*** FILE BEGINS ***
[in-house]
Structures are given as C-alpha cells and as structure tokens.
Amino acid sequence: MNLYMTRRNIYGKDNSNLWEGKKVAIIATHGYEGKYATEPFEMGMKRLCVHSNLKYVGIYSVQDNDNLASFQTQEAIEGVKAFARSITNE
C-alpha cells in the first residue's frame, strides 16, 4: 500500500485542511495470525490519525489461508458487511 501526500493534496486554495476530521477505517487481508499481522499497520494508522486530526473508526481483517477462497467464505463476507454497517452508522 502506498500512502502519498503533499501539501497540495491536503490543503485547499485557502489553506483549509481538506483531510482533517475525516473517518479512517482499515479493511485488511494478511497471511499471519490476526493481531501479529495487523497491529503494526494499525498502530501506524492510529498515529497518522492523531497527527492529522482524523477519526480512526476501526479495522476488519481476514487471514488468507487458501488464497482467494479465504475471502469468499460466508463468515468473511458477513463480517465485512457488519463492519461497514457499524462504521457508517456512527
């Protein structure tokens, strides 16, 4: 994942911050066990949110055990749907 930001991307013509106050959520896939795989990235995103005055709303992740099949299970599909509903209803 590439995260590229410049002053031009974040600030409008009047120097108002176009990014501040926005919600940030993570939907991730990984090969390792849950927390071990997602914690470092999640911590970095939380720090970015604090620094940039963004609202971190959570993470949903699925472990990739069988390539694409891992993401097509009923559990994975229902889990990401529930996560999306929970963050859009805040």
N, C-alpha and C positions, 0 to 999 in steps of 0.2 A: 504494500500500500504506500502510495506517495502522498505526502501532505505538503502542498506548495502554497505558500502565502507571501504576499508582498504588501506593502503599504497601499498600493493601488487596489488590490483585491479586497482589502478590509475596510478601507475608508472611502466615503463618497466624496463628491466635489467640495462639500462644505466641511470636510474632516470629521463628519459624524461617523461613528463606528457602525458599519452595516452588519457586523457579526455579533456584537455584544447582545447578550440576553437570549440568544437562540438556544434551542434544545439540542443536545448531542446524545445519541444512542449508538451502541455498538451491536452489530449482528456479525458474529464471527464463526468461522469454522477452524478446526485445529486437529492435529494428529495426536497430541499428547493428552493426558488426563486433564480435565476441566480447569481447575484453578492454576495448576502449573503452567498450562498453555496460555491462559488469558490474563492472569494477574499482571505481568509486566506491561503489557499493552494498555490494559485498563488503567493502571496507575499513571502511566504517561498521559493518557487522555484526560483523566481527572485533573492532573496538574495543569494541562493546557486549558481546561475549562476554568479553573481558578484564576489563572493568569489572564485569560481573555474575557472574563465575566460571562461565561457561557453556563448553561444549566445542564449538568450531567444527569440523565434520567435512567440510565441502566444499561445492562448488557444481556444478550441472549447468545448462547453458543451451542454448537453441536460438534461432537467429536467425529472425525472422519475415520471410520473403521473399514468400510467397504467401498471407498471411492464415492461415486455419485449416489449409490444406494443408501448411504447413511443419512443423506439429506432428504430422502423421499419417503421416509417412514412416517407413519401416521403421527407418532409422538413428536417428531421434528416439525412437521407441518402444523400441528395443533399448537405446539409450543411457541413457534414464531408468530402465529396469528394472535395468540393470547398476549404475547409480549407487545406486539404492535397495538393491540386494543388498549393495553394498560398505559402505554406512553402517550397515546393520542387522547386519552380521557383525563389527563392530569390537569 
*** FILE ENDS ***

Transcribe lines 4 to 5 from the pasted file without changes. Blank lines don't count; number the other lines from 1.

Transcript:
C-alpha cells in the first residue's frame, strides 16, 4: 500500500485542511495470525490519525489461508458487511 501526500493534496486554495476530521477505517487481508499481522499497520494508522486530526473508526481483517477462497467464505463476507454497517452508522 502506498500512502502519498503533499501539501497540495491536503490543503485547499485557502489553506483549509481538506483531510482533517475525516473517518479512517482499515479493511485488511494478511497471511499471519490476526493481531501479529495487523497491529503494526494499525498502530501506524492510529498515529497518522492523531497527527492529522482524523477519526480512526476501526479495522476488519481476514487471514488468507487458501488464497482467494479465504475471502469468499460466508463468515468473511458477513463480517465485512457488519463492519461497514457499524462504521457508517456512527
């Protein structure tokens, strides 16, 4: 994942911050066990949110055990749907 930001991307013509106050959520896939795989990235995103005055709303992740099949299970599909509903209803 590439995260590229410049002053031009974040600030409008009047120097108002176009990014501040926005919600940030993570939907991730990984090969390792849950927390071990997602914690470092999640911590970095939380720090970015604090620094940039963004609202971190959570993470949903699925472990990739069988390539694409891992993401097509009923559990994975229902889990990401529930996560999306929970963050859009805040």